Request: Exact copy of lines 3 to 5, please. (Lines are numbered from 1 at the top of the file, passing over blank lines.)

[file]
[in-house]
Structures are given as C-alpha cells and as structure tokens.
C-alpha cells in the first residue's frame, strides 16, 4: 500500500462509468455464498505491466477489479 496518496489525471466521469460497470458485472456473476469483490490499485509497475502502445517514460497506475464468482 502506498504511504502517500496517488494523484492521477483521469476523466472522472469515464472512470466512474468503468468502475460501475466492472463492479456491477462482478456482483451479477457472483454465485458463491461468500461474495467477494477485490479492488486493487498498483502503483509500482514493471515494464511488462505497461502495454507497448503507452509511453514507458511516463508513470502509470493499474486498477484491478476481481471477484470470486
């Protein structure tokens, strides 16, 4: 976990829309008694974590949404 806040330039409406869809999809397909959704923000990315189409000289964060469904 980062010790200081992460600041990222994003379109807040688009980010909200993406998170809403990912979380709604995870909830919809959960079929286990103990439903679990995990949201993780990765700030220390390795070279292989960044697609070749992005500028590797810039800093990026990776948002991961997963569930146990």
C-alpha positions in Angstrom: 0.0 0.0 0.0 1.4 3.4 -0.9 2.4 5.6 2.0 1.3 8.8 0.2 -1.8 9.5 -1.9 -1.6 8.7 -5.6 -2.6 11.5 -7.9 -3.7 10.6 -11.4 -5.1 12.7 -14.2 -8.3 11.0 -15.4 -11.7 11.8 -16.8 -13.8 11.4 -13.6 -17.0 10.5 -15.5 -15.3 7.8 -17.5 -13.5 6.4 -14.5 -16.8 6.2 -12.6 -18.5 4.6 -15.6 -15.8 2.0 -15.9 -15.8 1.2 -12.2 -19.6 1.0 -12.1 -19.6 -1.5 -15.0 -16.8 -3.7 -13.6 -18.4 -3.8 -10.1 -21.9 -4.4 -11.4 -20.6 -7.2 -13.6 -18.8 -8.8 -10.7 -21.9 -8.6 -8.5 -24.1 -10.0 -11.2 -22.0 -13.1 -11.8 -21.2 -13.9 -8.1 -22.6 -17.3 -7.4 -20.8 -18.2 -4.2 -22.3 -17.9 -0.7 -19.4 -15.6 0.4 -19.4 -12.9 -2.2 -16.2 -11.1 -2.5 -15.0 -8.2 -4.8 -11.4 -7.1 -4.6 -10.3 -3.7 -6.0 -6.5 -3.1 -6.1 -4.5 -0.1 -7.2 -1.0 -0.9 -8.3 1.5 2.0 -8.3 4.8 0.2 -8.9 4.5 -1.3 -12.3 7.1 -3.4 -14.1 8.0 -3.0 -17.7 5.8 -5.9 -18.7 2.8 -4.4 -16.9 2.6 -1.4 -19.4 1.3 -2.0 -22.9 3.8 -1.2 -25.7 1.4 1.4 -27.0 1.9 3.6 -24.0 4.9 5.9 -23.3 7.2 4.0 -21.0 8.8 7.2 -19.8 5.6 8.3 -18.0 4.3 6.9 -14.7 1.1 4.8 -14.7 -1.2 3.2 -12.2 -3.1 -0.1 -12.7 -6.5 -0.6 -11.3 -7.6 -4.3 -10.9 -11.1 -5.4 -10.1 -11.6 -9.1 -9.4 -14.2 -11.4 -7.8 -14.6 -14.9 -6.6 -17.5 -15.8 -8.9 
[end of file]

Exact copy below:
C-alpha cells in the first residue's frame, strides 16, 4: 500500500462509468455464498505491466477489479 496518496489525471466521469460497470458485472456473476469483490490499485509497475502502445517514460497506475464468482 502506498504511504502517500496517488494523484492521477483521469476523466472522472469515464472512470466512474468503468468502475460501475466492472463492479456491477462482478456482483451479477457472483454465485458463491461468500461474495467477494477485490479492488486493487498498483502503483509500482514493471515494464511488462505497461502495454507497448503507452509511453514507458511516463508513470502509470493499474486498477484491478476481481471477484470470486
């Protein structure tokens, strides 16, 4: 976990829309008694974590949404 806040330039409406869809999809397909959704923000990315189409000289964060469904 980062010790200081992460600041990222994003379109807040688009980010909200993406998170809403990912979380709604995870909830919809959960079929286990103990439903679990995990949201993780990765700030220390390795070279292989960044697609070749992005500028590797810039800093990026990776948002991961997963569930146990």
C-alpha positions in Angstrom: 0.0 0.0 0.0 1.4 3.4 -0.9 2.4 5.6 2.0 1.3 8.8 0.2 -1.8 9.5 -1.9 -1.6 8.7 -5.6 -2.6 11.5 -7.9 -3.7 10.6 -11.4 -5.1 12.7 -14.2 -8.3 11.0 -15.4 -11.7 11.8 -16.8 -13.8 11.4 -13.6 -17.0 10.5 -15.5 -15.3 7.8 -17.5 -13.5 6.4 -14.5 -16.8 6.2 -12.6 -18.5 4.6 -15.6 -15.8 2.0 -15.9 -15.8 1.2 -12.2 -19.6 1.0 -12.1 -19.6 -1.5 -15.0 -16.8 -3.7 -13.6 -18.4 -3.8 -10.1 -21.9 -4.4 -11.4 -20.6 -7.2 -13.6 -18.8 -8.8 -10.7 -21.9 -8.6 -8.5 -24.1 -10.0 -11.2 -22.0 -13.1 -11.8 -21.2 -13.9 -8.1 -22.6 -17.3 -7.4 -20.8 -18.2 -4.2 -22.3 -17.9 -0.7 -19.4 -15.6 0.4 -19.4 -12.9 -2.2 -16.2 -11.1 -2.5 -15.0 -8.2 -4.8 -11.4 -7.1 -4.6 -10.3 -3.7 -6.0 -6.5 -3.1 -6.1 -4.5 -0.1 -7.2 -1.0 -0.9 -8.3 1.5 2.0 -8.3 4.8 0.2 -8.9 4.5 -1.3 -12.3 7.1 -3.4 -14.1 8.0 -3.0 -17.7 5.8 -5.9 -18.7 2.8 -4.4 -16.9 2.6 -1.4 -19.4 1.3 -2.0 -22.9 3.8 -1.2 -25.7 1.4 1.4 -27.0 1.9 3.6 -24.0 4.9 5.9 -23.3 7.2 4.0 -21.0 8.8 7.2 -19.8 5.6 8.3 -18.0 4.3 6.9 -14.7 1.1 4.8 -14.7 -1.2 3.2 -12.2 -3.1 -0.1 -12.7 -6.5 -0.6 -11.3 -7.6 -4.3 -10.9 -11.1 -5.4 -10.1 -11.6 -9.1 -9.4 -14.2 -11.4 -7.8 -14.6 -14.9 -6.6 -17.5 -15.8 -8.9 